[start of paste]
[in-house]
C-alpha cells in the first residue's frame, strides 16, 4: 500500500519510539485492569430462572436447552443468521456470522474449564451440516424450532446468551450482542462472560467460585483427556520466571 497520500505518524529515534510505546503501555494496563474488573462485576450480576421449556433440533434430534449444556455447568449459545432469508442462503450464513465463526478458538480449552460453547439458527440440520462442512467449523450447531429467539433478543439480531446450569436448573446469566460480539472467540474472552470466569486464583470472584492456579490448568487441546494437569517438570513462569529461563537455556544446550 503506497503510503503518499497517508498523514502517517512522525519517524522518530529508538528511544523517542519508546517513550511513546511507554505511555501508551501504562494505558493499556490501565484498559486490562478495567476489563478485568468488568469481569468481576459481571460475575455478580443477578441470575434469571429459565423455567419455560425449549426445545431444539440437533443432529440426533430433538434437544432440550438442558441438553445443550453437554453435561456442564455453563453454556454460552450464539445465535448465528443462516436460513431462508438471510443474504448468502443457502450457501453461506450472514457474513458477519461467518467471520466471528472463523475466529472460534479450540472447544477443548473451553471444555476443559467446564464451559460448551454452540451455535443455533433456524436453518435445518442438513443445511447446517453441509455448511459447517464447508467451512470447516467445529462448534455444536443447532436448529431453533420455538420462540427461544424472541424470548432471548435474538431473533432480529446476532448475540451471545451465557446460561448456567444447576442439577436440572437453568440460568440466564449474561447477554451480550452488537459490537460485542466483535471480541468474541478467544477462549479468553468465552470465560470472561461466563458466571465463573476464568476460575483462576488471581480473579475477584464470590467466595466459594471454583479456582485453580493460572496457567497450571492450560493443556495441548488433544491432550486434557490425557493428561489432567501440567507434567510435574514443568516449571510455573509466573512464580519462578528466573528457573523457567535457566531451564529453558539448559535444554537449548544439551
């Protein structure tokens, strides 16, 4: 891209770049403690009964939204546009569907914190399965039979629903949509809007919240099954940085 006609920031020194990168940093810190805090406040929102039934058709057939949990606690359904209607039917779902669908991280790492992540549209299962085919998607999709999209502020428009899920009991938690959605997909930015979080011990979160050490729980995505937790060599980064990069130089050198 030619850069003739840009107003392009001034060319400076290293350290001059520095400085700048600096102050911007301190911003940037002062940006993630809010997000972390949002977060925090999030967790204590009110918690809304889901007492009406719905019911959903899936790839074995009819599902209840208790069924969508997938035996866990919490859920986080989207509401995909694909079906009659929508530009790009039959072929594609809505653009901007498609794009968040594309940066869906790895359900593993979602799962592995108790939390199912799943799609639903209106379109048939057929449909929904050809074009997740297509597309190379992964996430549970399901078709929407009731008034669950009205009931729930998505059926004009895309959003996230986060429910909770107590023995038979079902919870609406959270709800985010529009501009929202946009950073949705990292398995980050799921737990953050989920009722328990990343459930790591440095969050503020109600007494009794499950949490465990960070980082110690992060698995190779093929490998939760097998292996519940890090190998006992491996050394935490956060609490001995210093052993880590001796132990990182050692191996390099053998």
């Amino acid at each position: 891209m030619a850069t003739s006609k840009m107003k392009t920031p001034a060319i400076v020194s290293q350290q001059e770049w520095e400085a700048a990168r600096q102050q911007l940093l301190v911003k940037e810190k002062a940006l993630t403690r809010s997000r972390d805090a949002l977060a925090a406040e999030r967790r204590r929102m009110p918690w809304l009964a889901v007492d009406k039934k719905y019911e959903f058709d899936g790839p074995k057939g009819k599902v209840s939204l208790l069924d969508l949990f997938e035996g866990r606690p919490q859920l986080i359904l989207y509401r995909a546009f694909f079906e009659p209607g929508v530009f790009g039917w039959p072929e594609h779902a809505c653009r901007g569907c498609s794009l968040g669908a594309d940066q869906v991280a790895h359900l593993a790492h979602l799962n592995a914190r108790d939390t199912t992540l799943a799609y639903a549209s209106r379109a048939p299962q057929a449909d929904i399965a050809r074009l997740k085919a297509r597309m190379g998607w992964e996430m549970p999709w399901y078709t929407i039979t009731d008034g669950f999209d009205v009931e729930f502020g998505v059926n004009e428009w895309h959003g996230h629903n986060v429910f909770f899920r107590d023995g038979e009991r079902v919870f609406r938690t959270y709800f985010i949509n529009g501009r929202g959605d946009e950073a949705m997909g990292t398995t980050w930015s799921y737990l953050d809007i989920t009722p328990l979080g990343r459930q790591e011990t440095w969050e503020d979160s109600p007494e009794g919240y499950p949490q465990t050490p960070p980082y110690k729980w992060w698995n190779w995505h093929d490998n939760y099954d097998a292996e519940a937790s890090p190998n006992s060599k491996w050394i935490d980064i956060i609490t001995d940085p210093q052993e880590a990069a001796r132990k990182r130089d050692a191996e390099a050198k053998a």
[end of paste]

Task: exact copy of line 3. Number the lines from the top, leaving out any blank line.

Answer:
């Protein structure tokens, strides 16, 4: 891209770049403690009964939204546009569907914190399965039979629903949509809007919240099954940085 006609920031020194990168940093810190805090406040929102039934058709057939949990606690359904209607039917779902669908991280790492992540549209299962085919998607999709999209502020428009899920009991938690959605997909930015979080011990979160050490729980995505937790060599980064990069130089050198 030619850069003739840009107003392009001034060319400076290293350290001059520095400085700048600096102050911007301190911003940037002062940006993630809010997000972390949002977060925090999030967790204590009110918690809304889901007492009406719905019911959903899936790839074995009819599902209840208790069924969508997938035996866990919490859920986080989207509401995909694909079906009659929508530009790009039959072929594609809505653009901007498609794009968040594309940066869906790895359900593993979602799962592995108790939390199912799943799609639903209106379109048939057929449909929904050809074009997740297509597309190379992964996430549970399901078709929407009731008034669950009205009931729930998505059926004009895309959003996230986060429910909770107590023995038979079902919870609406959270709800985010529009501009929202946009950073949705990292398995980050799921737990953050989920009722328990990343459930790591440095969050503020109600007494009794499950949490465990960070980082110690992060698995190779093929490998939760097998292996519940890090190998006992491996050394935490956060609490001995210093052993880590001796132990990182050692191996390099053998």